PND: Many of the things that have contributed to Kiva's success were in place long before 2005 — the Internet, microfinance, a heightened awareness of the developing world. What did you see in the technology or the philanthropic landscape four or five years ago that other social entrepreneurs did not?
JF: The Web 2.0 principles we rely on weren't around a few years ago, so when we came up with the idea for Kiva, people thought our idea of gathering little bits of money from all over the world to collectively make a big impact — rather than going after a $1 million check — was fundamentally unscalable. We wanted two hundred and fifty thousand lenders to pitch in $25 or $50 each to fund thirty-five thousand entrepreneurs.
At the time, we also were warned that the Kiva model would be too expensive for a lot of microfinance institutions to take advantage of. But we followed the advice of one of my favorite professors at Stanford, who said, "If you want to start a great business, be contrarian and be right." We ended up being more right than we anticipated.
I'll give you an example. Even if microfinance institutions have to hire one or two new staff people to focus on Kiva projects, it's still cost-effective for them because our platform is the Web. Working with us also encourages MFIs that don't use the Internet a lot or aren't computer-based to move to electronic record-keeping. But you'd be surprised how much technology has penetrated the African villages where we work. Even a few years ago, I could be in a remote area hours from any electricity source and my cell phone would work. In Uganda, cell coverage extends to a huge percentage of the country.
PND: Did you expect Kiva to develop as quickly as it did? And has the rapid expansion of the platform created problems?
JF: We never expected Kiva to develop as fast as it has. With that overwhelming growth, our main problem has been having more lenders than entrepreneurs. That mismatch has created tensions. For a good part of last year, we had to put a cap on lending or ask lenders to make smaller loans. In our model, we can grow the number of entrepreneurs we work with in two ways — by signing up more partners or by encouraging our existing partners to grow their enterprises. The latter is definitely a mistake if those enterprises aren't ready for more growth, and signing up more partners takes time because of the due diligence involved. We want Kiva to be a thoughtful, intentional enterprise.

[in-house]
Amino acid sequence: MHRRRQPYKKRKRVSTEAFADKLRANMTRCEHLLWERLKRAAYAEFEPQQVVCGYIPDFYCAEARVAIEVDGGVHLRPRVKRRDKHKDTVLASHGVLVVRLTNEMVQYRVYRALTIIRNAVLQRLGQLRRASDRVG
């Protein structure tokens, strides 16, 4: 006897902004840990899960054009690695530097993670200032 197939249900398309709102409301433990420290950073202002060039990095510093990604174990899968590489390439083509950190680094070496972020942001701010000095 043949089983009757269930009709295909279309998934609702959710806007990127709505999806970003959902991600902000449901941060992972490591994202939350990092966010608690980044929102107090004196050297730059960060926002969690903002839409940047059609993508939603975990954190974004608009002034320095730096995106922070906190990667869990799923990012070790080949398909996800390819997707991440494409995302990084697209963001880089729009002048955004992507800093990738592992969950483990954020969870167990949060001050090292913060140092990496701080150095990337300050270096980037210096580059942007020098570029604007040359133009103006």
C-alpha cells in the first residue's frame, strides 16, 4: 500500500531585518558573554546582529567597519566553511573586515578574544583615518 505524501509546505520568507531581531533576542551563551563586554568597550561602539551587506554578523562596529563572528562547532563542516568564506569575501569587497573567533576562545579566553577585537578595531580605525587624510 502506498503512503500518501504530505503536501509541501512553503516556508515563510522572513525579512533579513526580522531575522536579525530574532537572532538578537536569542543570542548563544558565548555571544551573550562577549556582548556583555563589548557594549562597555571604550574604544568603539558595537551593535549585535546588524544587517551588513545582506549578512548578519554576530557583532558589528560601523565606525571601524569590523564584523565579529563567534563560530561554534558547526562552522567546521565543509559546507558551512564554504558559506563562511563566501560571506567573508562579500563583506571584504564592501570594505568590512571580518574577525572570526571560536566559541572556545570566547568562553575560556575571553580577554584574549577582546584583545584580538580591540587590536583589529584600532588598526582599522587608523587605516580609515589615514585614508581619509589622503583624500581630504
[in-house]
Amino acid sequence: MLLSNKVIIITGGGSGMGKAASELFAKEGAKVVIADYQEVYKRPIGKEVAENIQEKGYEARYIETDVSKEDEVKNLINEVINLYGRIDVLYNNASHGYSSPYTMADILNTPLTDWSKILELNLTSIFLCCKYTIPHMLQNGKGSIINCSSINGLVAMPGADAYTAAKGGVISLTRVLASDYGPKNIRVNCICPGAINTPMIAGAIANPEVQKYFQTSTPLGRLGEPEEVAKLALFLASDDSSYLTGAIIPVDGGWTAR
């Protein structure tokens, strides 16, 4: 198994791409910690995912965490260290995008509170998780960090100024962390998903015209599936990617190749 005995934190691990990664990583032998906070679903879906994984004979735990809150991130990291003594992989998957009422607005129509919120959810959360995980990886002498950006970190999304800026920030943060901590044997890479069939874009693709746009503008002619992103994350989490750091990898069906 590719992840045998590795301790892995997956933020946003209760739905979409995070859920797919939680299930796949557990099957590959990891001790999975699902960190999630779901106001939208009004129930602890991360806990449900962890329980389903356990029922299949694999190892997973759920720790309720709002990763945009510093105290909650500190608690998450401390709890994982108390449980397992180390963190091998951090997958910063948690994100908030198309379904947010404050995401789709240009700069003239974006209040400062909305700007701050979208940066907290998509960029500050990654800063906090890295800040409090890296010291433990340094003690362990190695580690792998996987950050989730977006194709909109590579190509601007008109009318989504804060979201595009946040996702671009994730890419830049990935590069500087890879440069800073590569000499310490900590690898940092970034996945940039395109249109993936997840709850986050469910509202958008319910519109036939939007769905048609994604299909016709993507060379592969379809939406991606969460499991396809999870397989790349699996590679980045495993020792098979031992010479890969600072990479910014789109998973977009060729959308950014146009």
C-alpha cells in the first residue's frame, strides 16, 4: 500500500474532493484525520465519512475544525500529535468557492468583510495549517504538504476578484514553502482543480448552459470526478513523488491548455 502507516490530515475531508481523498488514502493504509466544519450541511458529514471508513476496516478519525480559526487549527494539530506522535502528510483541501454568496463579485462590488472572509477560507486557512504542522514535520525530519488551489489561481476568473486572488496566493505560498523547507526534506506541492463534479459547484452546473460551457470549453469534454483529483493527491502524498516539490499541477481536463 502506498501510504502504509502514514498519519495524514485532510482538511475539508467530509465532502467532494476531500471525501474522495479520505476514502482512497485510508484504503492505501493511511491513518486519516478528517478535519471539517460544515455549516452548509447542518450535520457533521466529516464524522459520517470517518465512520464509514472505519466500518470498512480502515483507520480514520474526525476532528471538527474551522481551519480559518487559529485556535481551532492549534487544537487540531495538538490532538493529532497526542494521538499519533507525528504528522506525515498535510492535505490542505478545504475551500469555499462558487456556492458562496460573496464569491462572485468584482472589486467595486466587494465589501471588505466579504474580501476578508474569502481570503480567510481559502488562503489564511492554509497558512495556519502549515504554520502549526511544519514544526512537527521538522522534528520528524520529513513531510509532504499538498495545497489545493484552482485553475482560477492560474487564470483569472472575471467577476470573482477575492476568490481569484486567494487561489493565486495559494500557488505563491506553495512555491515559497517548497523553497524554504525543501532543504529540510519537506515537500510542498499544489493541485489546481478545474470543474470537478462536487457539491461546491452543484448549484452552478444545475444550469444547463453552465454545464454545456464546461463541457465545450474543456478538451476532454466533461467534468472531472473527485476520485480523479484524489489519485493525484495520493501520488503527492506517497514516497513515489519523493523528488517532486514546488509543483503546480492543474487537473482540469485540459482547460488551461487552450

PND: What does the future hold for Kiva?
JF: We'll continue to do what we're already doing well while working to increase the functionality of our Web site and create a richer user experience. Right now, for instance, we're developing better group-lending functionality so that in schools that lend through Kiva, class portfolios will be accessible to all participating students. We expect the site to become more dynamic as we get better, faster, and smarter at what we're doing.
During our first two and a half years, we have processed loans totaling $28 million, with a default rate of only 0.3 percent. By 2010 we expect to have facilitated loans totaling $100 million. But no matter how large we become or how we evolve as a platform and organization, our focus will always be on connecting people. That's what we believe in.
— Alice Garrard